Safaricom (NSE: SCOM) has reached more than four million Kenyans through programs aimed at alleviating poverty, extending quality education to nomadic communities, increasing access to maternal health care and improving access to clean water.
Speaking during the Safaricom Foundation and MPESA Foundation partners’ forum in Nairobi, Safaricom CEO Bob Collymore says the extensive reach has been attained through partnerships with more than 1,000 organisations over a span of 13 years.
The partners include several county governments, and non-governmental organsiations such as PharmAccess, Amref, Action Aid, the Aga Khan Foundation, Huru, Meru School for the Mentally Handicapped, Women Challenged to Challenge among others.
Among the projects include distribution of water in Makueni which is to reach 18,000 people and the rehabilitation of Nyalani Dam to contribute to reduced vulnerability to drought for 2,500 direct and 10,000 indirect beneficiaries in Kwale.
Safaricom Foundation has also recently partnered with Shining Hope for Communities in a project that aims to scale up the provision of clean and accessible water to 84,000 people in Kibera, which is expected to bring down the cost of a jerry can by 60 percent.
“Whenever the word development is mentioned it conjures different images in the mind of the listener. And for the people who benefit thorough our partnerships, development means supporting them improve their lives at the micro level, where it matters most to them and the communities they live in,” said Collymore.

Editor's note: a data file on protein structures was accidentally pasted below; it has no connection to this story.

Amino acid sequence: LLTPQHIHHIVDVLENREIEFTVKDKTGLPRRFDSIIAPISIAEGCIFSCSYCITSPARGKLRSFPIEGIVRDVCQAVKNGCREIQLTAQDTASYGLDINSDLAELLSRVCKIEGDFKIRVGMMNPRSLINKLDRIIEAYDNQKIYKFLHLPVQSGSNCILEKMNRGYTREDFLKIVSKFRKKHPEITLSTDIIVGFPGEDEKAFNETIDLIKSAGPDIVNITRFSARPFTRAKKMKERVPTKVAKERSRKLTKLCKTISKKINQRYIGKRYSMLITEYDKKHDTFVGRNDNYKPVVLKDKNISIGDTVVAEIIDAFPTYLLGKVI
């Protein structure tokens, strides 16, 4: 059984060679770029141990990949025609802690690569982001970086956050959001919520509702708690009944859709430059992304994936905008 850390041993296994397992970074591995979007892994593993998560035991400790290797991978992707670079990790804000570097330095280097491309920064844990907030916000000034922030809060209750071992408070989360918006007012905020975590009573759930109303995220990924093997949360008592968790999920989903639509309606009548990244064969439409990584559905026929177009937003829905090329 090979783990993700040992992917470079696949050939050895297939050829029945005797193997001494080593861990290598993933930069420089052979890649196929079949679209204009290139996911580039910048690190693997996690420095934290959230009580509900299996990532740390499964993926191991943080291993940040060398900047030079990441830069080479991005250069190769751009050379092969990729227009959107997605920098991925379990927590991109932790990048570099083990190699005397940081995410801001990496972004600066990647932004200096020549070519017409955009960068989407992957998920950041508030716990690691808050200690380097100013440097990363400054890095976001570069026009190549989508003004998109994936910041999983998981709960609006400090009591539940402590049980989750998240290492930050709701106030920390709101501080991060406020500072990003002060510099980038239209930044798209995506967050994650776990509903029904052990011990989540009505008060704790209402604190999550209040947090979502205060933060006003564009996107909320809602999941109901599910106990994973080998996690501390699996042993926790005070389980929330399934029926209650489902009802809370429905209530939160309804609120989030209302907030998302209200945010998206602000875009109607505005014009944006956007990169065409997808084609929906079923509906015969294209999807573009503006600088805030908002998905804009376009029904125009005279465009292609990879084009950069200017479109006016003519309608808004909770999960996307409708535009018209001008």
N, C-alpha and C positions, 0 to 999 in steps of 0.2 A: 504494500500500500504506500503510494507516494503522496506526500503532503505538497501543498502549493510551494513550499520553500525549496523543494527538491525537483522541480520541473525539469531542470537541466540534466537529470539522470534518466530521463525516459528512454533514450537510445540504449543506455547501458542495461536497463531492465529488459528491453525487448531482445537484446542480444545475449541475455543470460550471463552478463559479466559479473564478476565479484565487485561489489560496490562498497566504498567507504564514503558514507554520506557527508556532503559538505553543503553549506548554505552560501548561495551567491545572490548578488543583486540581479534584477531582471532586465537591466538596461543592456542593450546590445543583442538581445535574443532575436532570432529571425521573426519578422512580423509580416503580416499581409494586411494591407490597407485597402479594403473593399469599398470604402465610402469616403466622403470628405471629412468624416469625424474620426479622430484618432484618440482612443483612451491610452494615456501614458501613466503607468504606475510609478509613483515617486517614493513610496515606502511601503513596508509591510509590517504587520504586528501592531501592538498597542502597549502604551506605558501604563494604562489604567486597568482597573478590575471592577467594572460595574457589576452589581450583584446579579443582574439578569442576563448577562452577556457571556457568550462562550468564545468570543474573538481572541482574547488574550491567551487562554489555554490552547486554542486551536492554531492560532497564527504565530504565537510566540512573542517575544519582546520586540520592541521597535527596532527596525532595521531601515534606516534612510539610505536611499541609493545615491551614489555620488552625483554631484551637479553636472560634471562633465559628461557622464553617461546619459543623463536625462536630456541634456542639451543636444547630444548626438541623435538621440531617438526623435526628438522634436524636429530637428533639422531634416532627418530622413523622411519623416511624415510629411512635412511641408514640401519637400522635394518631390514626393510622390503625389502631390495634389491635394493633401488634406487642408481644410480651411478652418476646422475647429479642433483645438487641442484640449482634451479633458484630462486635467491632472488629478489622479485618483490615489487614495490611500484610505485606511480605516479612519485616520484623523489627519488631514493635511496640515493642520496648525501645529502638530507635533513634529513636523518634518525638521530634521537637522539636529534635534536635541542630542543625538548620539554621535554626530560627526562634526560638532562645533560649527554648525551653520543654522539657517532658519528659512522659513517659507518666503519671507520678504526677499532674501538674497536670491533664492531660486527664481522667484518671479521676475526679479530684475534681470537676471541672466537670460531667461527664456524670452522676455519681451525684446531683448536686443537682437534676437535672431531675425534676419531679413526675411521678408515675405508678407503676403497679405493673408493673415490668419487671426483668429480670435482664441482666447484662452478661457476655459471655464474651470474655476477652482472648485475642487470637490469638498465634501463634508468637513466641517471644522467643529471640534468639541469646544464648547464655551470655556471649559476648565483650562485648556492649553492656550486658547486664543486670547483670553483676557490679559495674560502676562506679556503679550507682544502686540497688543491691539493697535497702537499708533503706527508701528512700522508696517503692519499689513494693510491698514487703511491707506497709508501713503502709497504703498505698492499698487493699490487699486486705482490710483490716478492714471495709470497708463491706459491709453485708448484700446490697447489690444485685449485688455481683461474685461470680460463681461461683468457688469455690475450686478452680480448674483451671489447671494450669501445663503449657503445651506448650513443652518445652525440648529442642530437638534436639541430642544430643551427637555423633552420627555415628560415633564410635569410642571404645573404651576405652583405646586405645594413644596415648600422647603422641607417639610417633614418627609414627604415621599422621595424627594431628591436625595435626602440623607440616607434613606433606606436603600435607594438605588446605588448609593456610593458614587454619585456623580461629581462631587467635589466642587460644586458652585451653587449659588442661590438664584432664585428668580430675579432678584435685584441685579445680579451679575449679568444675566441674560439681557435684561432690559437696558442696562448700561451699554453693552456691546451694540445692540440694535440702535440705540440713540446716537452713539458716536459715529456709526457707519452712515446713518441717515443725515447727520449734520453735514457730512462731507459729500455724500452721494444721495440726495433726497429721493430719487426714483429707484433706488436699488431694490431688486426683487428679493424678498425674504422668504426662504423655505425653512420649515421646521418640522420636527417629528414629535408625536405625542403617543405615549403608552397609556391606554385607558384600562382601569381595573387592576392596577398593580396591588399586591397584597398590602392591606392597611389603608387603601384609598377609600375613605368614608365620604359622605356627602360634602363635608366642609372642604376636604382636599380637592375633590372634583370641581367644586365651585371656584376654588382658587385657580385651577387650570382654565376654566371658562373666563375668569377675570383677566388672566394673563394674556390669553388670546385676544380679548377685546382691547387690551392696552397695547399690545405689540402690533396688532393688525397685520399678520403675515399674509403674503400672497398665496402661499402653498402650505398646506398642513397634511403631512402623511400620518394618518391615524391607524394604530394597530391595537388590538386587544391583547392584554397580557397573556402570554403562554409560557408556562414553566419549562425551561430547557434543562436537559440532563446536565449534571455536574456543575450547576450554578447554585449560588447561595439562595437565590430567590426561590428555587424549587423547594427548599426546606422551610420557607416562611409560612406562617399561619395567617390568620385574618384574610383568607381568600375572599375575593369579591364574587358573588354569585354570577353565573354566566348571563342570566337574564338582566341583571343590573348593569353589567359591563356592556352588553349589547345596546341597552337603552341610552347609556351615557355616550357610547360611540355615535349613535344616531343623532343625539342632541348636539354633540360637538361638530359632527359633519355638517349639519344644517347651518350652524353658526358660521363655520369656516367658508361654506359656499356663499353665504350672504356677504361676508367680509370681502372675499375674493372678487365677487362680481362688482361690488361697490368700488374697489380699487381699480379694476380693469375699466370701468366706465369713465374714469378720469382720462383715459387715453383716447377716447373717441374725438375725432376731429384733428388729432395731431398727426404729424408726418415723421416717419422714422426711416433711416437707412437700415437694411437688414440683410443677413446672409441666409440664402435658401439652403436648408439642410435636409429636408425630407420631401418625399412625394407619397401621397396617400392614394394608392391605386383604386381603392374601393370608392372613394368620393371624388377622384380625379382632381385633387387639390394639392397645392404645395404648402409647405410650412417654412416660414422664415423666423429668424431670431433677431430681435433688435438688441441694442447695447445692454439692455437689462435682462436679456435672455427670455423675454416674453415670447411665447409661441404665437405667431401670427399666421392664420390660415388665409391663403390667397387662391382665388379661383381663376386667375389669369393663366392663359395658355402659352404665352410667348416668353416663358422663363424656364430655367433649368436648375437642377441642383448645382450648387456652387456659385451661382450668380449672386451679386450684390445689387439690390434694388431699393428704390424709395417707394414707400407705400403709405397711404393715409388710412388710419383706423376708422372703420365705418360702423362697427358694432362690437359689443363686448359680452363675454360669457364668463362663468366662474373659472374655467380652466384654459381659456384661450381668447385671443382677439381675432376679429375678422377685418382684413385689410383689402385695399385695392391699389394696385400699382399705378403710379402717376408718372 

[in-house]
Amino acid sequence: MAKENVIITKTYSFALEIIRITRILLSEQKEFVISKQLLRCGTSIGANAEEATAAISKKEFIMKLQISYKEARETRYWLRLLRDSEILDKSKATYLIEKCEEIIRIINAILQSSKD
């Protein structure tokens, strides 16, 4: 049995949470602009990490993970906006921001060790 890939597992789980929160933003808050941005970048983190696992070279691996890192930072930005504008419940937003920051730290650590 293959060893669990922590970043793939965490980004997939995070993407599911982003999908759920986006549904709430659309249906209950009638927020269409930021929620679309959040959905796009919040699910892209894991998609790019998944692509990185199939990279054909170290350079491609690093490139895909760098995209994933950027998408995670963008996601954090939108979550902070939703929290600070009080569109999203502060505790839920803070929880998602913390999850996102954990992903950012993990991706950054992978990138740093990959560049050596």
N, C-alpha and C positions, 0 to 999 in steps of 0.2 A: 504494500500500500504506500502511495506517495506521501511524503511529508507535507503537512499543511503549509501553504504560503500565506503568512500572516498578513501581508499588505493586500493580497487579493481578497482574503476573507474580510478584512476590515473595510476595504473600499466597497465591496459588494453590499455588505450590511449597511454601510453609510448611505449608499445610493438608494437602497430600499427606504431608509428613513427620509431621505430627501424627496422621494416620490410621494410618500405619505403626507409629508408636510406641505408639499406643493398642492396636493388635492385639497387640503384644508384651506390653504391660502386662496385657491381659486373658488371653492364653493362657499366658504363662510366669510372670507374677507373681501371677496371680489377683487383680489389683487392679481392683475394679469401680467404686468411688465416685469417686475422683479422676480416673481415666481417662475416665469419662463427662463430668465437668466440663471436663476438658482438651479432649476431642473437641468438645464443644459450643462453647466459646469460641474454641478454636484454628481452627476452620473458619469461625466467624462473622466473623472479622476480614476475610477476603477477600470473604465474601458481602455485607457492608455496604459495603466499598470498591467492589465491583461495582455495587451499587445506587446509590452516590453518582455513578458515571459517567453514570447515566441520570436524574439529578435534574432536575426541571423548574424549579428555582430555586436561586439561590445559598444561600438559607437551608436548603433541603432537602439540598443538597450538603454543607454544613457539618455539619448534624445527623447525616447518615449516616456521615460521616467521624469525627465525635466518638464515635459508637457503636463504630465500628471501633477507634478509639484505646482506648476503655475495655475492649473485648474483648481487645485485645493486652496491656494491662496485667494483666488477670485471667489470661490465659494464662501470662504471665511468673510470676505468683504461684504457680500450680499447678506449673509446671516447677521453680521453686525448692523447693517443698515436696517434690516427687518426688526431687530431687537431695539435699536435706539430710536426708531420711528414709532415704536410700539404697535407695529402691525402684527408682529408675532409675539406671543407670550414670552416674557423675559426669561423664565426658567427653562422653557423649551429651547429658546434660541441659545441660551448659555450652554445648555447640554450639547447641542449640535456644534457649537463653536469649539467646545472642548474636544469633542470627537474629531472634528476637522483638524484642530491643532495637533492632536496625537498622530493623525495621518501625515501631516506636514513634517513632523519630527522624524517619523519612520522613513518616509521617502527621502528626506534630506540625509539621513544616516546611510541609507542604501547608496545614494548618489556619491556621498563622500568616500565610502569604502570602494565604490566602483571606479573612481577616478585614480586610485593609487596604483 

“It means improving their livelihoods by providing clean water and health facilities, alleviating hunger and poverty and giving them a means of regaining their dignity and in some instances their self-esteem,” he added.
Collymore urged partners to ensure they provide both financial and material support to ensure attainment of quality impact.
Safaricom Foundation chairman Joseph Ogutu said; “We believe that when Kenyans have both the ability to succeed and advance economically and the power to make and act on economic decisions that lift them out of poverty, their lives will be positively transformed.”
Collymore added that for the targeted communities, “it means giving them a means of regaining their dignity and in some instances their self-esteem.
”That is why I find it imperative that whatever we promise as partners, we must be ready to back it up with action – including financial or material support – to ensure that the impact is felt with the intended force,” he added.
The Partners’ Forum brought together various organizations that collaborate with the Safaricom and M-PESA foundations to positively impact the lives of those in the community through various projects.